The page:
Power of My Example
Years ago I had a meeting with my family at the Cracker Barrel restaurant. At that meeting, I began to recognize the impact I had on so many people. For good or bad, I have had an impact on others. Some would not even be alive if it were not for me, or if I had made other decisions.
The argument is not whether we have had an impact on the lives of other people but what kind of impact.
It is not just limited to dads and moms, but to grandparents. It also includes anyone you touch in your daily life because people know who you are and are influenced by you to some extent.
For Christians, we are to be examples as Christians. People know us by our relationship with Christ. So, one is not a school teacher, but a Christian school teacher, or Christian business person, or Christian doctor, and so on.
If people know of our relationship with Christ, they identify us by that relationship. People are watching us and some follow our example.
In view of this, we are supposed to be examples of Christ in this world to our children, neighborhood, fellow workers or classmates.
There are no excuses for not being a good example. Being the right kind of example is a part of being a Christian.
1 Corinthians 4:
 Therefore I urge you to imitate (μιμηταί) me.
 For this reason I am sending to you Timothy, my son whom I love, who is faithful in the Lord. He will remind you of my way of life in Christ Jesus, which agrees with what I teach everywhere in every church.
Being an example of Christ today is always rooted in the biblical example of Christ. Note verse 16 of our text: “Therefore I urge you to imitate (μιμηταί) me.”
Many today ask “What would Jesus do?”
This is well and good as long as we know what Jesus did! The problem is that many start making stuff up about their own view of Jesus as they perceive him rather than how he is revealed in Scripture.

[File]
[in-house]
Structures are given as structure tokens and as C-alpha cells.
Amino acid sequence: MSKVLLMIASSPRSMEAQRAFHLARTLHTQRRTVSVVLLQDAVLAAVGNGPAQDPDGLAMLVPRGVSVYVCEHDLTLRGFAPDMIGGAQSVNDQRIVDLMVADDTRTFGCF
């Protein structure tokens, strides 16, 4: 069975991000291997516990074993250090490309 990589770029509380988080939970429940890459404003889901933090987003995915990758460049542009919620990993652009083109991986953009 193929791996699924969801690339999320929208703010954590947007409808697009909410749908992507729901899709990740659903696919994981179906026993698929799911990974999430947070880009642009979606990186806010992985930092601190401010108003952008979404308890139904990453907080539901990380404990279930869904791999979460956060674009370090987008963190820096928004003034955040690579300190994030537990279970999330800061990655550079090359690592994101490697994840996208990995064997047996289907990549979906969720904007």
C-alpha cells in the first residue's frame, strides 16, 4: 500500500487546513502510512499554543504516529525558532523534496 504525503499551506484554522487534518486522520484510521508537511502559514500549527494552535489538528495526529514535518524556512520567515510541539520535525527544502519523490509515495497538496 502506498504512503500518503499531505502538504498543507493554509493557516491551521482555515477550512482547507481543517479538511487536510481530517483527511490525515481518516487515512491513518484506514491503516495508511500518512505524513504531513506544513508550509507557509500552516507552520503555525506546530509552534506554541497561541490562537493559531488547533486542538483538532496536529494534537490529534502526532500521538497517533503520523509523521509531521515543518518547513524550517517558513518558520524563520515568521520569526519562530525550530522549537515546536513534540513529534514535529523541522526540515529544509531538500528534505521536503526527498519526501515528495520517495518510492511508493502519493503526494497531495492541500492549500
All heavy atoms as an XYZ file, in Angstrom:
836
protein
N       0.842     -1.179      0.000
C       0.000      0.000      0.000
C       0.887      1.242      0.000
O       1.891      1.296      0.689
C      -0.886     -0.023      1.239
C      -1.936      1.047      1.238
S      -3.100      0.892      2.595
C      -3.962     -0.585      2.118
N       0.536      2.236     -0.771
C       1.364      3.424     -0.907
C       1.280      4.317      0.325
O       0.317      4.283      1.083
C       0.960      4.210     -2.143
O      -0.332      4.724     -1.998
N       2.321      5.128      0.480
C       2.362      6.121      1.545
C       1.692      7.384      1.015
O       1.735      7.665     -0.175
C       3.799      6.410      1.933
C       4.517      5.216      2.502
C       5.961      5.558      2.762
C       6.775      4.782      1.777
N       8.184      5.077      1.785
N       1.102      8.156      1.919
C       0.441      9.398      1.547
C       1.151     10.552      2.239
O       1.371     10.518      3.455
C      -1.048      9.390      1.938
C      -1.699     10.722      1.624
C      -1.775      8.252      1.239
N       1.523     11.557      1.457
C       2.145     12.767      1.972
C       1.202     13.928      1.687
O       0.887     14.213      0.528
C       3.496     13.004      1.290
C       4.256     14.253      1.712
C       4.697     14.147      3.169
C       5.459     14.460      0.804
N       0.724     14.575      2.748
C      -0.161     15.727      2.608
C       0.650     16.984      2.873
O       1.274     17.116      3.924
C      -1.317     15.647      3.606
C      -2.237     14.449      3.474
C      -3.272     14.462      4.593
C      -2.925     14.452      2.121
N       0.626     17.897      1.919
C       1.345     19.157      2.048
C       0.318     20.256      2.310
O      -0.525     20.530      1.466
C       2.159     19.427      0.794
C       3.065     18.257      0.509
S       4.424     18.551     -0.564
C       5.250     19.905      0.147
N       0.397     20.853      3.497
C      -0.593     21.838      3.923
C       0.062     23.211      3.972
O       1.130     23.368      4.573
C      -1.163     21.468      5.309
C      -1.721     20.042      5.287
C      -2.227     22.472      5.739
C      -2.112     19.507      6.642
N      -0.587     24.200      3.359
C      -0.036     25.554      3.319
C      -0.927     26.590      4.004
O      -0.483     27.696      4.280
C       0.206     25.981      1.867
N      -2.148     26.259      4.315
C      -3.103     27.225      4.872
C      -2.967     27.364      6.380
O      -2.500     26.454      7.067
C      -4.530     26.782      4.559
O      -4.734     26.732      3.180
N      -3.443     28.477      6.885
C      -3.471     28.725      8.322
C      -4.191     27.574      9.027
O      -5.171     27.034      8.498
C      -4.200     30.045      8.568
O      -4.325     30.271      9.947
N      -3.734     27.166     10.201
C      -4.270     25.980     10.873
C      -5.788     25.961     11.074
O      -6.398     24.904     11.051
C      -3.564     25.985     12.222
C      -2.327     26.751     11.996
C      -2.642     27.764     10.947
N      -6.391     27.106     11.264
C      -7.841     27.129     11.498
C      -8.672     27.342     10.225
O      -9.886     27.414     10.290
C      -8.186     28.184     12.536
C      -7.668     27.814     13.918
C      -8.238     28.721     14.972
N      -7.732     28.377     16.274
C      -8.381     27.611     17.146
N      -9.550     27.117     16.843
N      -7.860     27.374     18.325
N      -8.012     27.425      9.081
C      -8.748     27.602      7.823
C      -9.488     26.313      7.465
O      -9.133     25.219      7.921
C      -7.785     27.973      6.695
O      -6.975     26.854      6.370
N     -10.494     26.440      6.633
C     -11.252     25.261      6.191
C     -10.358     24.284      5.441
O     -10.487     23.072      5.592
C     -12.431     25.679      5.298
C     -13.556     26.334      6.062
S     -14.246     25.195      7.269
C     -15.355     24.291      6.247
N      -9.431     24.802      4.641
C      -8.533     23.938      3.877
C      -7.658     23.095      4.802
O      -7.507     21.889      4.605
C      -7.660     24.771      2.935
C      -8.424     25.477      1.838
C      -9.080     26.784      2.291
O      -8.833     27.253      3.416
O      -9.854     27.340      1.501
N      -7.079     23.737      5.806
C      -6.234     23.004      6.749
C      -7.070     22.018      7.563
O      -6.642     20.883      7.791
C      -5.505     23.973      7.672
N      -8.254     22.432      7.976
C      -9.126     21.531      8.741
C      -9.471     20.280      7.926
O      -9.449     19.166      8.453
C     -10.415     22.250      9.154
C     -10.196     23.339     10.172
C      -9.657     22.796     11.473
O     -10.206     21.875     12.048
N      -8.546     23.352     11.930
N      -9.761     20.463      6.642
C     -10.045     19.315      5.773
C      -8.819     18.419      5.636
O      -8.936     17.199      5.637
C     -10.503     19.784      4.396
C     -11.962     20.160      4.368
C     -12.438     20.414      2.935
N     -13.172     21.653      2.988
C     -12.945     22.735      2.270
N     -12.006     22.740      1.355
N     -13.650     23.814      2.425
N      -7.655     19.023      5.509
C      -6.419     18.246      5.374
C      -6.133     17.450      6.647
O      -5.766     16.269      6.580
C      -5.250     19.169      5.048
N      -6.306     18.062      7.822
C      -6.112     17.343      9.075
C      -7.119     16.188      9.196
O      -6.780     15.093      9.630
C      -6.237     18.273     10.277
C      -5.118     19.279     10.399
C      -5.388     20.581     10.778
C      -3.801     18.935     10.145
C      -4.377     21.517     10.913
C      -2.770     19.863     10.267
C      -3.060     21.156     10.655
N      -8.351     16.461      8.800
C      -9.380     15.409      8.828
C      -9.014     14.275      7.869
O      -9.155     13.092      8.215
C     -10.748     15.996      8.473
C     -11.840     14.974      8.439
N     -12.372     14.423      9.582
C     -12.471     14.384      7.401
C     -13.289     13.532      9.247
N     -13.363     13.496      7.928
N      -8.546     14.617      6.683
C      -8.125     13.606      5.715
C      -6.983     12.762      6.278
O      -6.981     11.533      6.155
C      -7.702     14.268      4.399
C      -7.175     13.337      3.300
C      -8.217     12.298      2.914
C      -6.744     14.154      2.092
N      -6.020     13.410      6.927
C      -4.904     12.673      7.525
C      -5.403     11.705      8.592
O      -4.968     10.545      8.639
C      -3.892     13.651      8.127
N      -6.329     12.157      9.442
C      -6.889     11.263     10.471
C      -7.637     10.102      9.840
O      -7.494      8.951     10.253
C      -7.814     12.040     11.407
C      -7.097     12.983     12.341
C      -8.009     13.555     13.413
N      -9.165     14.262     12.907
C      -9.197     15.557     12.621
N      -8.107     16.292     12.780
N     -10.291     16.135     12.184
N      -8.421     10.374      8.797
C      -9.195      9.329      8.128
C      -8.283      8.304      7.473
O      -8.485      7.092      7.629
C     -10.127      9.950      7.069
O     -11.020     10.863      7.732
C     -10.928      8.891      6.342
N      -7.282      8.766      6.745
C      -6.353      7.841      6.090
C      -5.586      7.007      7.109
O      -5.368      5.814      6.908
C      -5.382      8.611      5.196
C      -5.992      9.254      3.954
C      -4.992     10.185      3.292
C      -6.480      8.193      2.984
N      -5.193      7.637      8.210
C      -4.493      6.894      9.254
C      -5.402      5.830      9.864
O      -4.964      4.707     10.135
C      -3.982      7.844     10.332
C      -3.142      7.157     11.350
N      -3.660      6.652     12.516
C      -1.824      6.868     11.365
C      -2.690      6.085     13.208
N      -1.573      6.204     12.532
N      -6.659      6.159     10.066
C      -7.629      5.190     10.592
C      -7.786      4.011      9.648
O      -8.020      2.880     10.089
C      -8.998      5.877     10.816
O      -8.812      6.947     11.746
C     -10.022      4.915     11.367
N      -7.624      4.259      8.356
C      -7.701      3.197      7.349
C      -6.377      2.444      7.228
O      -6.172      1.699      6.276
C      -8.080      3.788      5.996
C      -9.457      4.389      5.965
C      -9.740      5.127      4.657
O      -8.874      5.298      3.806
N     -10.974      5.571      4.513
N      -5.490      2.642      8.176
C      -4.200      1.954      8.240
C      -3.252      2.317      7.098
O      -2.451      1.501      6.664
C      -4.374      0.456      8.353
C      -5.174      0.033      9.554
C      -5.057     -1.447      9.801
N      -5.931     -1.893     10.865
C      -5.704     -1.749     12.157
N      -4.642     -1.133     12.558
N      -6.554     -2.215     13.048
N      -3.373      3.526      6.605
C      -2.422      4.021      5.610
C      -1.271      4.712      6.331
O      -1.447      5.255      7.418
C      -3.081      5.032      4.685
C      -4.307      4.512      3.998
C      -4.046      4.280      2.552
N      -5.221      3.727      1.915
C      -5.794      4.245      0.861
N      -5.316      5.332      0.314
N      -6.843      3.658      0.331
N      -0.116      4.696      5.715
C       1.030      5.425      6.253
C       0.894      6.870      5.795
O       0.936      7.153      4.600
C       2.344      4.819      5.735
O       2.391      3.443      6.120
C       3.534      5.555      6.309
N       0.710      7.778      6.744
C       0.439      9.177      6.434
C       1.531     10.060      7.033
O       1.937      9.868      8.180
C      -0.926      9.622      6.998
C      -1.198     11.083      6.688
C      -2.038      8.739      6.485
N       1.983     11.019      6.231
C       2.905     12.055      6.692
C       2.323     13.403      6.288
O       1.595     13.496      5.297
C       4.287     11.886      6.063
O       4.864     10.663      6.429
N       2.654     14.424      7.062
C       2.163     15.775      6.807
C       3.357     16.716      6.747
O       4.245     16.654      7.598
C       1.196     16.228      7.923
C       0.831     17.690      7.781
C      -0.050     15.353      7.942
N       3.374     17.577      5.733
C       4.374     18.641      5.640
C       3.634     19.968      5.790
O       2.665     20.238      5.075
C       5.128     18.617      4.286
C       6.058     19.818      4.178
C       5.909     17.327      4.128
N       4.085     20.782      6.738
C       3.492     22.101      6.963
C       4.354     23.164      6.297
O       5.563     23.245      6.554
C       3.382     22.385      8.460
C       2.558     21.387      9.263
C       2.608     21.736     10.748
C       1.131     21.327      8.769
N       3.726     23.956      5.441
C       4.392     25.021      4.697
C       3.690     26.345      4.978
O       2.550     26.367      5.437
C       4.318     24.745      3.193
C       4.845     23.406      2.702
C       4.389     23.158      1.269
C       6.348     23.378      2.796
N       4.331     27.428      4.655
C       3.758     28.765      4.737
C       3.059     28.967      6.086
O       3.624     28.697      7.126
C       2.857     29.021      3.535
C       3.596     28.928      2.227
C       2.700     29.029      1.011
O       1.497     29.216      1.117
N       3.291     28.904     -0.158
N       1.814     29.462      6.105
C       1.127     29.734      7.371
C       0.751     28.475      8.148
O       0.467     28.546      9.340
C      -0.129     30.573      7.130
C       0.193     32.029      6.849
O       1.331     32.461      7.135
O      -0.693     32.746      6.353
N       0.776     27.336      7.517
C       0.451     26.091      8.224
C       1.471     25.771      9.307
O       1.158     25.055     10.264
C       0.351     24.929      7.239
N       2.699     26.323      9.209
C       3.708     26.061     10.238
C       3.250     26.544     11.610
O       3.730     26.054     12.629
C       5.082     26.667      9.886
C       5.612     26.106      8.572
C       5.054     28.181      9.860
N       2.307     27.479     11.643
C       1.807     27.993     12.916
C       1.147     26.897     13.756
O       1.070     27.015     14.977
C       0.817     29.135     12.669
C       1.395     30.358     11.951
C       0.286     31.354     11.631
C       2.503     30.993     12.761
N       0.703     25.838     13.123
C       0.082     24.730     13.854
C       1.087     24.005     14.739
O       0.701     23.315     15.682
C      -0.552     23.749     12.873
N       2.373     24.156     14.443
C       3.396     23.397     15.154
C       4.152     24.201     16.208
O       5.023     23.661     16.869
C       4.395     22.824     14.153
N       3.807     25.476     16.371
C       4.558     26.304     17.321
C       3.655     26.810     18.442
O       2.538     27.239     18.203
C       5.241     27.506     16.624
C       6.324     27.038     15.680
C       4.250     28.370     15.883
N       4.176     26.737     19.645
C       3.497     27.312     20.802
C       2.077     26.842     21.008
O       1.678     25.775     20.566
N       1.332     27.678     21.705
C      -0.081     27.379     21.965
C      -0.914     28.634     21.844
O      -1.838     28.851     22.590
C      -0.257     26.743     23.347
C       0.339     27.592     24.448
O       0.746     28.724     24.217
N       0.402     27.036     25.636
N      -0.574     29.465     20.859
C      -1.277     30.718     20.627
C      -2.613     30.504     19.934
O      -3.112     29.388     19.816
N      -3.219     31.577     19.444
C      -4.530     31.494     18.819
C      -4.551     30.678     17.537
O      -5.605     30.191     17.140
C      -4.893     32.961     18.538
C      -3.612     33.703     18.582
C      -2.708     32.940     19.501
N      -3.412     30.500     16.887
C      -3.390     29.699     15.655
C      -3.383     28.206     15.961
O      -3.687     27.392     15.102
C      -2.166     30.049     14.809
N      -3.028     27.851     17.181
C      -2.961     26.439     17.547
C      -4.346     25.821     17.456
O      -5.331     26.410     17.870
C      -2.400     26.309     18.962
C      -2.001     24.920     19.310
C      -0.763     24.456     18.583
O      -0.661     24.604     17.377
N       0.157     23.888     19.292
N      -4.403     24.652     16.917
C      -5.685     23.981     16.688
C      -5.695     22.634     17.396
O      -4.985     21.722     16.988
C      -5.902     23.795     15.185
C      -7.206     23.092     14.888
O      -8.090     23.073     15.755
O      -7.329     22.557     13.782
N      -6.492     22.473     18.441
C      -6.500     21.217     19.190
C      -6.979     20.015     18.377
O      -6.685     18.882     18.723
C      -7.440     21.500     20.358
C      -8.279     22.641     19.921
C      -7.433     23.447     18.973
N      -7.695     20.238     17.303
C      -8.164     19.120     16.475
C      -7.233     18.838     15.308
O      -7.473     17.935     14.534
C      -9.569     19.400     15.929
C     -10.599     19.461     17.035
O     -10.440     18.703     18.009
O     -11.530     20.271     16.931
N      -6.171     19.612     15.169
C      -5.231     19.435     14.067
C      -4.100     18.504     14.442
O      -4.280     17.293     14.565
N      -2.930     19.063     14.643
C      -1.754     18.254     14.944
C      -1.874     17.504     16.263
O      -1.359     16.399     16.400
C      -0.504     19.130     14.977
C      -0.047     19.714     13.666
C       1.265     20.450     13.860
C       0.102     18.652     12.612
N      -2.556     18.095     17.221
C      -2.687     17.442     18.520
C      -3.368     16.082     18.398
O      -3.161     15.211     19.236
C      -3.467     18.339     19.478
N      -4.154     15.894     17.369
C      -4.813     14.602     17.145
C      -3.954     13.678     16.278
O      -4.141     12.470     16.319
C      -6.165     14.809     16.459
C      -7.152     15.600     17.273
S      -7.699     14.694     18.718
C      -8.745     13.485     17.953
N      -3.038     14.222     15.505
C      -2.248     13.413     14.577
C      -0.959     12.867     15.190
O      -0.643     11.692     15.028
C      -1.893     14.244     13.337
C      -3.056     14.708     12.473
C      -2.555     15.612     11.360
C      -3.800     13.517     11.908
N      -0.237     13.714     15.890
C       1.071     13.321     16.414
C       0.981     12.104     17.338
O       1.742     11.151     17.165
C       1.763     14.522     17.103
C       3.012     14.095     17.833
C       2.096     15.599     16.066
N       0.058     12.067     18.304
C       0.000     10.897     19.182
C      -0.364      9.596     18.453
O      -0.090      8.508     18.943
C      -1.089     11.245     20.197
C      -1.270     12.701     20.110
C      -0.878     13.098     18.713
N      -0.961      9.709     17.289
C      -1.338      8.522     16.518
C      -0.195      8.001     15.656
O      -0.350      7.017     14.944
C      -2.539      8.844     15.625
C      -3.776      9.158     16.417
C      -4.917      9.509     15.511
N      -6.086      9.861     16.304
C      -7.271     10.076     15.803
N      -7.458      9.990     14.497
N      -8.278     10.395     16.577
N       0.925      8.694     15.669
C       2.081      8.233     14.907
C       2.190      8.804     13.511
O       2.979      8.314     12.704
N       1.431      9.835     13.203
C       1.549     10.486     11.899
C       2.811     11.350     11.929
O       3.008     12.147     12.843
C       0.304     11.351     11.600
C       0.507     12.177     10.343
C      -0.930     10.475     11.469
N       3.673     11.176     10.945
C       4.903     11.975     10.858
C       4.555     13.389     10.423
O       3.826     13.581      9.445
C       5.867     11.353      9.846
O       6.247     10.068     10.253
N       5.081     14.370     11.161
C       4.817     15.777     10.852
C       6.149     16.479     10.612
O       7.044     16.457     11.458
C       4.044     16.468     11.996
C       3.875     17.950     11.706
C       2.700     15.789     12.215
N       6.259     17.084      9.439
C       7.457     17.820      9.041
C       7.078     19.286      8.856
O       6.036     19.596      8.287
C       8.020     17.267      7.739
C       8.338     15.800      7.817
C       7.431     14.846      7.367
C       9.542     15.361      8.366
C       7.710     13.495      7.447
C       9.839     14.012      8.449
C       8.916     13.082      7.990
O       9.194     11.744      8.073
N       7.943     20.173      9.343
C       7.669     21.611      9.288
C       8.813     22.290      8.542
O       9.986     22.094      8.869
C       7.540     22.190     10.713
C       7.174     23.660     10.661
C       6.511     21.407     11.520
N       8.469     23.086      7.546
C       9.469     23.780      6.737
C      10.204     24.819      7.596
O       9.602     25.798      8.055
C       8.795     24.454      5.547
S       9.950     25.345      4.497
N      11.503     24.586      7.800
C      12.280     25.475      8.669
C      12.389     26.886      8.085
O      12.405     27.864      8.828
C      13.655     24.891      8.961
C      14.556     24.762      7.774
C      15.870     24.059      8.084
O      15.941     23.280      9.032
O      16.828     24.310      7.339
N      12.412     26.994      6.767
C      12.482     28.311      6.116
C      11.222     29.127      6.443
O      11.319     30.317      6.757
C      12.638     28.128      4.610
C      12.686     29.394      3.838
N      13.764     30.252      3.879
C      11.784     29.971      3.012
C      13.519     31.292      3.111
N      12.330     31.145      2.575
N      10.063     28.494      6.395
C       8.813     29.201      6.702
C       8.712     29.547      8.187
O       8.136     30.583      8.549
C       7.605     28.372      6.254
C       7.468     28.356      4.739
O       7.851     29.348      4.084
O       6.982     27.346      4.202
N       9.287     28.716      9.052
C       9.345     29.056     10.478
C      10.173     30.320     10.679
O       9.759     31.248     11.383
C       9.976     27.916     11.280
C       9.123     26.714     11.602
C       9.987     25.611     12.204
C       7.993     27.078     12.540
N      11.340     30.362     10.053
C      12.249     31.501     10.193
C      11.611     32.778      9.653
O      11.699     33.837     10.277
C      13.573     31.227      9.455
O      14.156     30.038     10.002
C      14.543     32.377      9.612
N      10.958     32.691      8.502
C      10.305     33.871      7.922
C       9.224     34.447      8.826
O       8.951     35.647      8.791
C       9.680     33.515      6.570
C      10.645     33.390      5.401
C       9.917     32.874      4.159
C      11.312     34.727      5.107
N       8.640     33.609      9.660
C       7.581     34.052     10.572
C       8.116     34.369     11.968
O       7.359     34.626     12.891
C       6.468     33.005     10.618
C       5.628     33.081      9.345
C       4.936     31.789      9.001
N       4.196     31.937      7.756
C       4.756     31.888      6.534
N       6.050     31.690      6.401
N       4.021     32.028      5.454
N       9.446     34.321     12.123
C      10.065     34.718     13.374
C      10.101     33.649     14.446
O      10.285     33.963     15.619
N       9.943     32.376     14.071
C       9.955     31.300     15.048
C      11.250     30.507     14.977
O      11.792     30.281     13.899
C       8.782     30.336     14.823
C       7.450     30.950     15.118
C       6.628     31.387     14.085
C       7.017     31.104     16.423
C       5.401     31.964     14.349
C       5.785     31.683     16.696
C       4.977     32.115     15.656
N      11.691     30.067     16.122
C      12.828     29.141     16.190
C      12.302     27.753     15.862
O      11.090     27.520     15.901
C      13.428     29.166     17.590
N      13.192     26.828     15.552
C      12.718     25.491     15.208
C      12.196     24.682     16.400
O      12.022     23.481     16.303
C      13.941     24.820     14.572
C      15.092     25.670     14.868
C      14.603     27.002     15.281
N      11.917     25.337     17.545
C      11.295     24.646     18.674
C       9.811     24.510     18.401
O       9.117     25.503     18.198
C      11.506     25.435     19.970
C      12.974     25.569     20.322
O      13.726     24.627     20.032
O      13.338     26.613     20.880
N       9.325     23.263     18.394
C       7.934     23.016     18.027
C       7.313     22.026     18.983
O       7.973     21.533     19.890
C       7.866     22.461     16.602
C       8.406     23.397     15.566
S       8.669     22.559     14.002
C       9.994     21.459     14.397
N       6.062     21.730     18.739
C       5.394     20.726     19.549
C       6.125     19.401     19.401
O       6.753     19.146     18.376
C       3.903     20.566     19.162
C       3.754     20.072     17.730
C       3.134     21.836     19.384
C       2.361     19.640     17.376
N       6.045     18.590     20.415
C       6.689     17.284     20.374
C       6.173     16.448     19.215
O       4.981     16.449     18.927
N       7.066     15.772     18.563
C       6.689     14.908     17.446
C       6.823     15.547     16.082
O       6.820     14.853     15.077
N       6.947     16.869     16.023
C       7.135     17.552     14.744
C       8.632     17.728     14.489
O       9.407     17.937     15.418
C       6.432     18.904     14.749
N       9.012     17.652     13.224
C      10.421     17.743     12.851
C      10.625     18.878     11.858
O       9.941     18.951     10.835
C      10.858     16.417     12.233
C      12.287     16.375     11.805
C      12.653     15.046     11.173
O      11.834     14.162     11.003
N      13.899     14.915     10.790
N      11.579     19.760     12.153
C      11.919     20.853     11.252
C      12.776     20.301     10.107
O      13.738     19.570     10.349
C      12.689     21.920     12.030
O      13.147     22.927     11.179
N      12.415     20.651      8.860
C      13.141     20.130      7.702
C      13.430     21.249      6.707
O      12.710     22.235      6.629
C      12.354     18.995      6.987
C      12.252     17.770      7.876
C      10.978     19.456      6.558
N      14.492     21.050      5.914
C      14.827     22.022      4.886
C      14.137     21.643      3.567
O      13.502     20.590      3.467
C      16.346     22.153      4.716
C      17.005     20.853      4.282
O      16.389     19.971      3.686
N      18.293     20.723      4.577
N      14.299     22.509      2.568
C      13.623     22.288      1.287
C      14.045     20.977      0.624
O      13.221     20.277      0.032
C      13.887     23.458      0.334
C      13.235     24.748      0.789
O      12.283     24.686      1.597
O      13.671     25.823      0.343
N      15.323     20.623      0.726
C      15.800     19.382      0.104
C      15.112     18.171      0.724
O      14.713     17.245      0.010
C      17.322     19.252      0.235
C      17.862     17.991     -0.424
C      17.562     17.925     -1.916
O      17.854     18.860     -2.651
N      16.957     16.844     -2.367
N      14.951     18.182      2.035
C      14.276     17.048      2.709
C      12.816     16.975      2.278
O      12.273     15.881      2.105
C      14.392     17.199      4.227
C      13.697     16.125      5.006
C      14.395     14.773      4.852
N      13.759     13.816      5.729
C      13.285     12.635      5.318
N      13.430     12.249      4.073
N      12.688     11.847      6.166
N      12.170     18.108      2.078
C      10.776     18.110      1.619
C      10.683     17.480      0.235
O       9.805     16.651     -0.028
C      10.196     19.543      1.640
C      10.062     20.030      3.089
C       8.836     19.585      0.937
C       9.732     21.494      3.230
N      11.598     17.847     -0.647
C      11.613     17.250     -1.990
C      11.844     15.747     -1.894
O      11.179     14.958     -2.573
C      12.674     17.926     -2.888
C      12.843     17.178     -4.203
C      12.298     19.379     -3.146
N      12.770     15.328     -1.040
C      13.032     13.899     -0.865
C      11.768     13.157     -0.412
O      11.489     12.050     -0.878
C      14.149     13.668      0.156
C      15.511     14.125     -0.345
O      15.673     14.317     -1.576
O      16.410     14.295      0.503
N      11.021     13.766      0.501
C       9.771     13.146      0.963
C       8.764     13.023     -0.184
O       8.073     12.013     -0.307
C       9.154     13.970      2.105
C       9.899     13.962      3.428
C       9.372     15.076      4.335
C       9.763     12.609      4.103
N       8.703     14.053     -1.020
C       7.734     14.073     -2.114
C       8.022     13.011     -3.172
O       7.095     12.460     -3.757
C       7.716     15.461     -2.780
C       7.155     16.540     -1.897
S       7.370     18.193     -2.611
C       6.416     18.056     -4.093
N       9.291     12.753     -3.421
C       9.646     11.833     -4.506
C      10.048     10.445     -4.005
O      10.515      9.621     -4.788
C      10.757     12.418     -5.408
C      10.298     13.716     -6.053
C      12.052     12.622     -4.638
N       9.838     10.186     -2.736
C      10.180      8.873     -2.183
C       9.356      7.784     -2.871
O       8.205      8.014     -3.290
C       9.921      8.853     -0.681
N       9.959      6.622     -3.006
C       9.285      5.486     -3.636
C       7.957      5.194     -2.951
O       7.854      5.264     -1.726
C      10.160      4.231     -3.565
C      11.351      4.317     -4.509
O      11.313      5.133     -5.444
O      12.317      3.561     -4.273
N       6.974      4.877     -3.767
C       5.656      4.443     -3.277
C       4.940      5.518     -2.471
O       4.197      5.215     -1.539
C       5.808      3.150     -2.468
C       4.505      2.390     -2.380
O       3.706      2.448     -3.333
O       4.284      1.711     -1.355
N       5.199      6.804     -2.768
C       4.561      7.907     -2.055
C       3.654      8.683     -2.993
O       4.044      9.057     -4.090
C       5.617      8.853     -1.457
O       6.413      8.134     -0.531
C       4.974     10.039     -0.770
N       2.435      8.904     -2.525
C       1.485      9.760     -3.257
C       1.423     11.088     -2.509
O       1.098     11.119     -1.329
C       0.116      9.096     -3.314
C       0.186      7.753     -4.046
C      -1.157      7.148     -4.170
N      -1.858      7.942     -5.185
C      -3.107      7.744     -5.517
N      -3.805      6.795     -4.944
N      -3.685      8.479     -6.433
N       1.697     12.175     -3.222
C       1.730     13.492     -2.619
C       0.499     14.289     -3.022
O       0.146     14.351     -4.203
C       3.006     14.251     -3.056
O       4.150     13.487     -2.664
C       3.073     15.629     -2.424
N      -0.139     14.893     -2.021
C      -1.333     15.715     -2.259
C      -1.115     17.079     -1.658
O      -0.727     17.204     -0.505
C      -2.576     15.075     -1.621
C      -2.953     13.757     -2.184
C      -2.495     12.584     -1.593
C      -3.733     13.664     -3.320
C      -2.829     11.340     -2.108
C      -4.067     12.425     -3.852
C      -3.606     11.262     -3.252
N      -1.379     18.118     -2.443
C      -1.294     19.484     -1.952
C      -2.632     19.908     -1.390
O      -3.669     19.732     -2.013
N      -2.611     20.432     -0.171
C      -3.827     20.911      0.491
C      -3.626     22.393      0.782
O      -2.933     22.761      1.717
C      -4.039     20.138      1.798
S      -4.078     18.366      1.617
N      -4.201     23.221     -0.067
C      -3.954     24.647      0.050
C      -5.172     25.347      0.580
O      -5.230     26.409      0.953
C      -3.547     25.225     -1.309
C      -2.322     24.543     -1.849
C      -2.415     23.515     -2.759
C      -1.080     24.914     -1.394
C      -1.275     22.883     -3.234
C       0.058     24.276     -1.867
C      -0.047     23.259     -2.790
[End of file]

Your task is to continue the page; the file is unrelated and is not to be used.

Edgar Guest was a poet who was active in the first half of the last century. Toward the end of his career he wrote a poem titled, “Sermons We See.”
I’d rather see a sermon than hear one any day;
I’d rather one should walk with me than merely tell the way.
The eye is a better pupil, more willing than the ear;
Fine counsel is confusing, but example is always clear,
And the best of all the preachers are the men who live their creeds,
For to see a good put in action is what everybody needs.
1 Corinthians 11:
 Follow my example (μιμηταί), as I follow the example of Christ.
The poet continues:
I can soon learn how to do it if you will let me see it done;
I can watch your hand in action, but your tongue too fast may run.
And the lectures you deliver may be very wise and true,
But I’d rather get my lesson by observing what you do.
For I may misunderstand you and the high advice you give,
But there is no misunderstanding how you act and how you live.
1 Timothy 4:
 Don’t let anyone look down on you because you are young, but set an example for the believers in speech, in life, in love, in faith and in purity.
Note also that Timothy’s job is more than just telling people what to do, but showing them what to do by his example. As Christians, we not only set the standard by what we say and believe but by what we do in living out that truth.
Why do you suppose speech is the first thing on the list? Perhaps it was the hardest.
 The tongue also is a fire, a world of evil among the parts of the body. It corrupts the whole person, sets the whole course of his life on fire, and is itself set on fire by hell.
The Bible says, “Pleasant words are a honeycomb, sweet to the soul and healing to the bones” (Proverbs 16:24).
The Bible also says that “Reckless words pierce like a sword, but the tongue of the wise brings healing” (Proverbs 12:18).
Here is the point: This is hard to do!